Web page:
Answering the call to discuss BAsics – an important way to become much more scientific

| Revolution Newspaper |


From the Revolution Club, Los Angeles:

We wanted to write in to tell the newspaper how we’ve understood the importance of holding weekly BAsics discussions with a quote selected from every week, in relation to building a movement for an actual revolution. BAsics, from the talks and writings of Bob Avakian is a selection of quotations and short essays—it really is the handbook for revolution. Each quote concentrates the scientific method that people need to understand and transform reality. Really digging into these quotes is a big way of how we see training people to lead and strengthening and expanding the solid core of the movement for revolution.

We’ve been asking people who haven’t led discussions like this before to step up and co-lead with more experienced comrades as a part of enabling them to develop their ability to lead and bring forward others to do the same. We’ve also been going out broadly, putting the quotes on poles around our Organizing Center and inviting new people.

While there has been some “bouncing off” the quotes—giving rise to discussing a whole range of questions—we have tried to more return to, and keep digging deeper into, the quotes themselves. There is so much science concentrated in these BAsics quotes and so much to “unpack.”

In the discussions, there has been an ongoing struggle over materialism vs. various forms of idealism or moralism—just treating the problem as rich vs. poor, or bad people doing bad things instead of understanding the deeper, underlying and driving dynamics of this system.

For example, in the discussion of BAsics 1:23, the first couple rounds left it as if the problem was that the monopoly of the legitimate use of armed force arose just because the ruling class had more money to buy that force. At a certain point, the person leading the discussion pointedly asked: “So this could be dealt with if we just took the money out of politics?” This sharpened up the discussion—because it’s clear that taking the money out of politics won’t change the basic nature and functioning of this system, and its repressive armed forces. This led people to get more deeply into what it means that this is a “bourgeois dictatorship, a dictatorship of the ruling capitalist class.” The capitalist class isn’t principally defined by having money, it’s principally defined by its control over the means of production. As one person put it, “Wait, this is about production, not just wealth.” In order to control those means of production, the state enforces the underlying production relations. Digging into this changed the whole discussion... then people got into the fact that the kind of democracy and dictatorship you have will flow out of all that. This is why you can’t just “level the playing field by getting the money out of politics.” THIS state enforces THIS system. In this, we also drew on BAsics 1:22.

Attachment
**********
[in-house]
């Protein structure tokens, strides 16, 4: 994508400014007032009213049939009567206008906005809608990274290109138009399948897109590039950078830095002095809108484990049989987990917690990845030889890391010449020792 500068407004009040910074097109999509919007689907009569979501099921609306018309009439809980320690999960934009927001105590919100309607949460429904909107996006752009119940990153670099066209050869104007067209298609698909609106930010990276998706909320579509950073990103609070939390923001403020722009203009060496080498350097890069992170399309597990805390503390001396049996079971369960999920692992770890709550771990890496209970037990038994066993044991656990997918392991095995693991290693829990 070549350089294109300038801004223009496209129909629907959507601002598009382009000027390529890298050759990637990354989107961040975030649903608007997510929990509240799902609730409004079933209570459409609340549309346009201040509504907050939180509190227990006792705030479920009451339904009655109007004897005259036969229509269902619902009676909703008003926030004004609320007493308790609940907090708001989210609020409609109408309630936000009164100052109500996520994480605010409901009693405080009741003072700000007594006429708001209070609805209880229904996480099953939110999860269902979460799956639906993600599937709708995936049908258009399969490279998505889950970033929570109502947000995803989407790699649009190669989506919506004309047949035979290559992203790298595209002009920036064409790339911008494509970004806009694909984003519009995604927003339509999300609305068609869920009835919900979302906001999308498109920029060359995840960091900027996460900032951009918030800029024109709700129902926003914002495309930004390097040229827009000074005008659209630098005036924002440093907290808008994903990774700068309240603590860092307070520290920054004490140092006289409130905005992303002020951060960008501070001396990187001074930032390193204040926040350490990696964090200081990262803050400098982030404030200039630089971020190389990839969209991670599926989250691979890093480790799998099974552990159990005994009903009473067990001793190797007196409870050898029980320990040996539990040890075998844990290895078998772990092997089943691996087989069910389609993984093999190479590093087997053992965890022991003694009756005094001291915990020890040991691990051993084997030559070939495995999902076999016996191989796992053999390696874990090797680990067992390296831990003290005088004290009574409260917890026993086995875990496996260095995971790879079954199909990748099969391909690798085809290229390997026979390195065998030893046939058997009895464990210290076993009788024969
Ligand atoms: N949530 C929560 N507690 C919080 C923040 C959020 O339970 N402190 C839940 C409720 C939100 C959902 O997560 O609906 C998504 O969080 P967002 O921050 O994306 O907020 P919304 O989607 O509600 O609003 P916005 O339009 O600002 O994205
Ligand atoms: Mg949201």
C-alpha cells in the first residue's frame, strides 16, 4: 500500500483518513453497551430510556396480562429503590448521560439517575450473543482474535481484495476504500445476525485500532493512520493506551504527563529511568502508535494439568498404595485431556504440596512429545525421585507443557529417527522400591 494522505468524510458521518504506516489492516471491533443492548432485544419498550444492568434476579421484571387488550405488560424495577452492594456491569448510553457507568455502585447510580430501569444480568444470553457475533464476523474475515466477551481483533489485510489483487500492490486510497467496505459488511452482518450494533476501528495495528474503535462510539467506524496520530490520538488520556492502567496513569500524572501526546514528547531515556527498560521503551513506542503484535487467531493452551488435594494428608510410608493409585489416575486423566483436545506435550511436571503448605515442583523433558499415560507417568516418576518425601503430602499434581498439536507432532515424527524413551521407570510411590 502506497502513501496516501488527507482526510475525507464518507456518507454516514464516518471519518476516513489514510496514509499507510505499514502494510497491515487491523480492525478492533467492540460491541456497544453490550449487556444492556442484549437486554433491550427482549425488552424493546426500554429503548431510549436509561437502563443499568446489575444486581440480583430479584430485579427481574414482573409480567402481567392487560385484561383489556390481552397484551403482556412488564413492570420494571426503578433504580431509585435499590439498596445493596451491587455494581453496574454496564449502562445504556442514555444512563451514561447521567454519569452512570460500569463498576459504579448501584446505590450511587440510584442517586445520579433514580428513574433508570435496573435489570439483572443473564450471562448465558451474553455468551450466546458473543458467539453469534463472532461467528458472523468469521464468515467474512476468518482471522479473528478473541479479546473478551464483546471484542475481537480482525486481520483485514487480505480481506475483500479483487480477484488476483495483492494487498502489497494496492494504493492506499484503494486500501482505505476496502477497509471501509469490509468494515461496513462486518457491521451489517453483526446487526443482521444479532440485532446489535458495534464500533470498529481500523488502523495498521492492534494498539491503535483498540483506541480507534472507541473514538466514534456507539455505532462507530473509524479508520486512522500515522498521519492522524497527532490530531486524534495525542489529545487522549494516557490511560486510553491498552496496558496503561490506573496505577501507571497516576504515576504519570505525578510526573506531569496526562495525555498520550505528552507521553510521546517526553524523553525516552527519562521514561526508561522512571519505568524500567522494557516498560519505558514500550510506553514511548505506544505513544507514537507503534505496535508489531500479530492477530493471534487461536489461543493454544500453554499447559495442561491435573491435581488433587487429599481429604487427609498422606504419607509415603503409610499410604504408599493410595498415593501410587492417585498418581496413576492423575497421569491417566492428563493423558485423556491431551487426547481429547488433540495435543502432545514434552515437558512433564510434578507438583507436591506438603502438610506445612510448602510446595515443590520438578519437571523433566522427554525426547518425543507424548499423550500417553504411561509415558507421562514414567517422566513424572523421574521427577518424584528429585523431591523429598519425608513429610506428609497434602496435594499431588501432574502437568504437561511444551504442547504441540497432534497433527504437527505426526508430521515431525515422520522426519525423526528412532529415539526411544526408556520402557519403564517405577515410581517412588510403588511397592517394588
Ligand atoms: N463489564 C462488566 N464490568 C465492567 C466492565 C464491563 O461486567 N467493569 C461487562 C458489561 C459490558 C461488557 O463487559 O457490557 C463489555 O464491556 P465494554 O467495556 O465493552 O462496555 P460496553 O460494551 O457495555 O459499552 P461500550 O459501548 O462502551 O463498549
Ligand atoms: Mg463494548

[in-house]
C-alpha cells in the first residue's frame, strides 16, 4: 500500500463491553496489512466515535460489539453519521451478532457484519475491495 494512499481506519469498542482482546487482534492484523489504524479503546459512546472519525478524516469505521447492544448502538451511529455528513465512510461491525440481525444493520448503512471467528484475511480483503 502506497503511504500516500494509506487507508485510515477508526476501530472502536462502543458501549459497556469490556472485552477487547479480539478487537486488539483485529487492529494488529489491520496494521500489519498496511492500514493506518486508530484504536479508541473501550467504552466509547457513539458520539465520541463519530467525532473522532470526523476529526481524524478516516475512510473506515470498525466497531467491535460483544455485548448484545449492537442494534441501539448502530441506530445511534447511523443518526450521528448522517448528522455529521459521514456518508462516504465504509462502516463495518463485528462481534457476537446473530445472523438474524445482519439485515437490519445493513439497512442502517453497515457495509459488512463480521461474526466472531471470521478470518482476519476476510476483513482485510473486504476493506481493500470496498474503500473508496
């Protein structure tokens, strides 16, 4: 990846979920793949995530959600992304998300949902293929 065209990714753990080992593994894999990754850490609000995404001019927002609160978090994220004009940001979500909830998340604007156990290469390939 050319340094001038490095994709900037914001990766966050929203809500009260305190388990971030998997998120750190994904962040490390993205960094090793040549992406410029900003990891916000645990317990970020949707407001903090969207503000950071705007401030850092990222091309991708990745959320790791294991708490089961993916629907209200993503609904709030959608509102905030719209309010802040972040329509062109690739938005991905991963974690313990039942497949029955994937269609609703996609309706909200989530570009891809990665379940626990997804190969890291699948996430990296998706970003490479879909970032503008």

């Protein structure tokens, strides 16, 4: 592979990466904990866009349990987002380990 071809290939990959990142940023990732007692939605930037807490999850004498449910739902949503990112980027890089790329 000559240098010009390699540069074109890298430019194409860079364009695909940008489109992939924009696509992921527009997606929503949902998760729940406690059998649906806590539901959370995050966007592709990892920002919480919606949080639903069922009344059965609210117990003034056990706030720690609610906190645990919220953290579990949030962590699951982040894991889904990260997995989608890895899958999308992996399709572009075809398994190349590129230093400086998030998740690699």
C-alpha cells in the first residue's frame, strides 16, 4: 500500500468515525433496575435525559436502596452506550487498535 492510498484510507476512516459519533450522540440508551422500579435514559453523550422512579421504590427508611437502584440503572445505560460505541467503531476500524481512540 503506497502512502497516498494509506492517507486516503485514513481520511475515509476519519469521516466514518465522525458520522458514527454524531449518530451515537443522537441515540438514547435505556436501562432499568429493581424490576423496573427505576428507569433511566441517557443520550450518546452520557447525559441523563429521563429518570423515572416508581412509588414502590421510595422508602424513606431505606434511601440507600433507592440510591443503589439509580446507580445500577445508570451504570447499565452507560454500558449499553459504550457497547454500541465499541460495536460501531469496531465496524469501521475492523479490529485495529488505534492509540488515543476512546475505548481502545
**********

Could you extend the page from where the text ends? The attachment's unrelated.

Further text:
In the most recent discussion, of BAsics 1:31, we dug more into historical materialism and the relationship between ideas and the economic base. There was a lot of exposure of the history of this country—what does American stand for and what does it do in the world? One person new to the revolution kept bringing it back to the importance of context—and how so much of the reactionary modes of thinking in this country stem from the fact that people constantly strip the contradictions we face of the actual material and historical context. For example, not understanding the present-day impact of the history of slavery and white supremacy. In addition to digging into the moral importance of internationalism, we got into the nature and functioning of imperialism and why you have to apply historical materialism to really understand the problem. There was also some discussion about how “all the narrow-minded, selfish, outmoded ideas” uphold this system. First, if you can't see beyond a world divided into nations with America at the top of that heap, you accept the terms and take up the modes of thinking that justify all this. Second, we got into how this isn’t just bad people with bad ideas, but how the very operation of capitalism-imperialism enforces and engenders the ideas that lead to all the cutthroat, vicious competitiveness. How the very work required to imagine a world without America puts you more into thinking about things from the perspective of humanity first.

The more we got into all this—what America stands for and what it does in the world, and the thinking that justifies this—someone kind of marveled that they were still having a hard time imagining beyond all that. We encouraged people to dig more into the Constitution for the New Socialist Republic in North America, and someone else brought in a lot of thinking from the recent series on Hurricane Florence. We also read BAsics 2:15 and talked more about the material basis to get beyond a world without America.

So as you can see from these two examples, these BAsics discussions are a very important way for the movement for revolution to become much more scientific—and it’s also an important and underestimated way to recruit and train new forces for revolution. You can see, even just from these discussions, what it means that “You can’t change the world if you don’t know the BAsics.”

Basics, from the talks and writings of Bob Avakian

BAsics, from the talks and writings of Bob Avakian

"You can't change the world if you don't know the BAsics."

BAsics, from the talks and writings of Bob Avakian is a book of quotations and short essays that speaks powerfully to questions of revolution and human emancipation.

Order the book or download the book in ePub format HERE


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